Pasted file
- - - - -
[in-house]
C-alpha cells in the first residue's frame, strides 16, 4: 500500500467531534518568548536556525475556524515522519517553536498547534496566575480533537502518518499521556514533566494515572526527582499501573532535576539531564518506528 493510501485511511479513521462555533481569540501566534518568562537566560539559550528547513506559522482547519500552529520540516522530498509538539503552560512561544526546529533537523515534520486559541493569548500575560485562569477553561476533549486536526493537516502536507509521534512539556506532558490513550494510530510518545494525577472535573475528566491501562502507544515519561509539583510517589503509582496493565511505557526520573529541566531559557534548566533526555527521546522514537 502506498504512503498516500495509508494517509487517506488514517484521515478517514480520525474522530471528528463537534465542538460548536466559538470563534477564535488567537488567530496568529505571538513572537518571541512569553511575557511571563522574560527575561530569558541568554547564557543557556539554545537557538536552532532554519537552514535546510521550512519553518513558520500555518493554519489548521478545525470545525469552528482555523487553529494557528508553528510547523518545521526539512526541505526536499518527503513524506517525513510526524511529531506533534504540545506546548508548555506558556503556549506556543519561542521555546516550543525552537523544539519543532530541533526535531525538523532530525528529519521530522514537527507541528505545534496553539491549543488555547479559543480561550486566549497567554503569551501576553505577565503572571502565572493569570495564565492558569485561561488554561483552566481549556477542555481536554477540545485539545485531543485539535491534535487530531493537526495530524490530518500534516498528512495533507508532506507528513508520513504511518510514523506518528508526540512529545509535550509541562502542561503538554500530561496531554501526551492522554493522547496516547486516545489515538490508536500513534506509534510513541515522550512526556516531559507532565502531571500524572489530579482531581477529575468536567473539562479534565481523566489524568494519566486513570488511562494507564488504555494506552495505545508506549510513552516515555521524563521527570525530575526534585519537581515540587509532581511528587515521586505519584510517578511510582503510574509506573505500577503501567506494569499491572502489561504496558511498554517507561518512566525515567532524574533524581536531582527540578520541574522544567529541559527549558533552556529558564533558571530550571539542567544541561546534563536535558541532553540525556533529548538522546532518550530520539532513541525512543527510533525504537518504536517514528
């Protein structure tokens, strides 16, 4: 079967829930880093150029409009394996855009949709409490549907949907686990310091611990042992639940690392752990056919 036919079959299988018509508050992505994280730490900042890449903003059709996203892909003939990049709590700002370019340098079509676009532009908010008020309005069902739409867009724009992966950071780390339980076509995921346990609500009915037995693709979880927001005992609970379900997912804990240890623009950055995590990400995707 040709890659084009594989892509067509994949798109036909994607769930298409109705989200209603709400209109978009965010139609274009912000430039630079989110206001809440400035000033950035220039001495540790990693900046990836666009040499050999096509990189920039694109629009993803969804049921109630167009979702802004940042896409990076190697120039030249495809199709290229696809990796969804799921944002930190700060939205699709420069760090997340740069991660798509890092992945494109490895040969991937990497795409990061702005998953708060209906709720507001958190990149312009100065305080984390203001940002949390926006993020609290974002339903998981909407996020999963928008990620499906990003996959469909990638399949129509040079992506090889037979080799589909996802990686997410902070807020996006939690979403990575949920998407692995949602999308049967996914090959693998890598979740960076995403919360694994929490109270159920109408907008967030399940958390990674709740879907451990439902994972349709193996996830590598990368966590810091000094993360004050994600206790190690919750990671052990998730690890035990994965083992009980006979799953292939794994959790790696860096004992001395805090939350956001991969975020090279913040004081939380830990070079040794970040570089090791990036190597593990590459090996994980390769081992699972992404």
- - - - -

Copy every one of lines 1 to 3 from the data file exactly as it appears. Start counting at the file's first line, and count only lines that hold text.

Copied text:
[in-house]
C-alpha cells in the first residue's frame, strides 16, 4: 500500500467531534518568548536556525475556524515522519517553536498547534496566575480533537502518518499521556514533566494515572526527582499501573532535576539531564518506528 493510501485511511479513521462555533481569540501566534518568562537566560539559550528547513506559522482547519500552529520540516522530498509538539503552560512561544526546529533537523515534520486559541493569548500575560485562569477553561476533549486536526493537516502536507509521534512539556506532558490513550494510530510518545494525577472535573475528566491501562502507544515519561509539583510517589503509582496493565511505557526520573529541566531559557534548566533526555527521546522514537 502506498504512503498516500495509508494517509487517506488514517484521515478517514480520525474522530471528528463537534465542538460548536466559538470563534477564535488567537488567530496568529505571538513572537518571541512569553511575557511571563522574560527575561530569558541568554547564557543557556539554545537557538536552532532554519537552514535546510521550512519553518513558520500555518493554519489548521478545525470545525469552528482555523487553529494557528508553528510547523518545521526539512526541505526536499518527503513524506517525513510526524511529531506533534504540545506546548508548555506558556503556549506556543519561542521555546516550543525552537523544539519543532530541533526535531525538523532530525528529519521530522514537527507541528505545534496553539491549543488555547479559543480561550486566549497567554503569551501576553505577565503572571502565572493569570495564565492558569485561561488554561483552566481549556477542555481536554477540545485539545485531543485539535491534535487530531493537526495530524490530518500534516498528512495533507508532506507528513508520513504511518510514523506518528508526540512529545509535550509541562502542561503538554500530561496531554501526551492522554493522547496516547486516545489515538490508536500513534506509534510513541515522550512526556516531559507532565502531571500524572489530579482531581477529575468536567473539562479534565481523566489524568494519566486513570488511562494507564488504555494506552495505545508506549510513552516515555521524563521527570525530575526534585519537581515540587509532581511528587515521586505519584510517578511510582503510574509506573505500577503501567506494569499491572502489561504496558511498554517507561518512566525515567532524574533524581536531582527540578520541574522544567529541559527549558533552556529558564533558571530550571539542567544541561546534563536535558541532553540525556533529548538522546532518550530520539532513541525512543527510533525504537518504536517514528
């Protein structure tokens, strides 16, 4: 079967829930880093150029409009394996855009949709409490549907949907686990310091611990042992639940690392752990056919 036919079959299988018509508050992505994280730490900042890449903003059709996203892909003939990049709590700002370019340098079509676009532009908010008020309005069902739409867009724009992966950071780390339980076509995921346990609500009915037995693709979880927001005992609970379900997912804990240890623009950055995590990400995707 040709890659084009594989892509067509994949798109036909994607769930298409109705989200209603709400209109978009965010139609274009912000430039630079989110206001809440400035000033950035220039001495540790990693900046990836666009040499050999096509990189920039694109629009993803969804049921109630167009979702802004940042896409990076190697120039030249495809199709290229696809990796969804799921944002930190700060939205699709420069760090997340740069991660798509890092992945494109490895040969991937990497795409990061702005998953708060209906709720507001958190990149312009100065305080984390203001940002949390926006993020609290974002339903998981909407996020999963928008990620499906990003996959469909990638399949129509040079992506090889037979080799589909996802990686997410902070807020996006939690979403990575949920998407692995949602999308049967996914090959693998890598979740960076995403919360694994929490109270159920109408907008967030399940958390990674709740879907451990439902994972349709193996996830590598990368966590810091000094993360004050994600206790190690919750990671052990998730690890035990994965083992009980006979799953292939794994959790790696860096004992001395805090939350956001991969975020090279913040004081939380830990070079040794970040570089090791990036190597593990590459090996994980390769081992699972992404």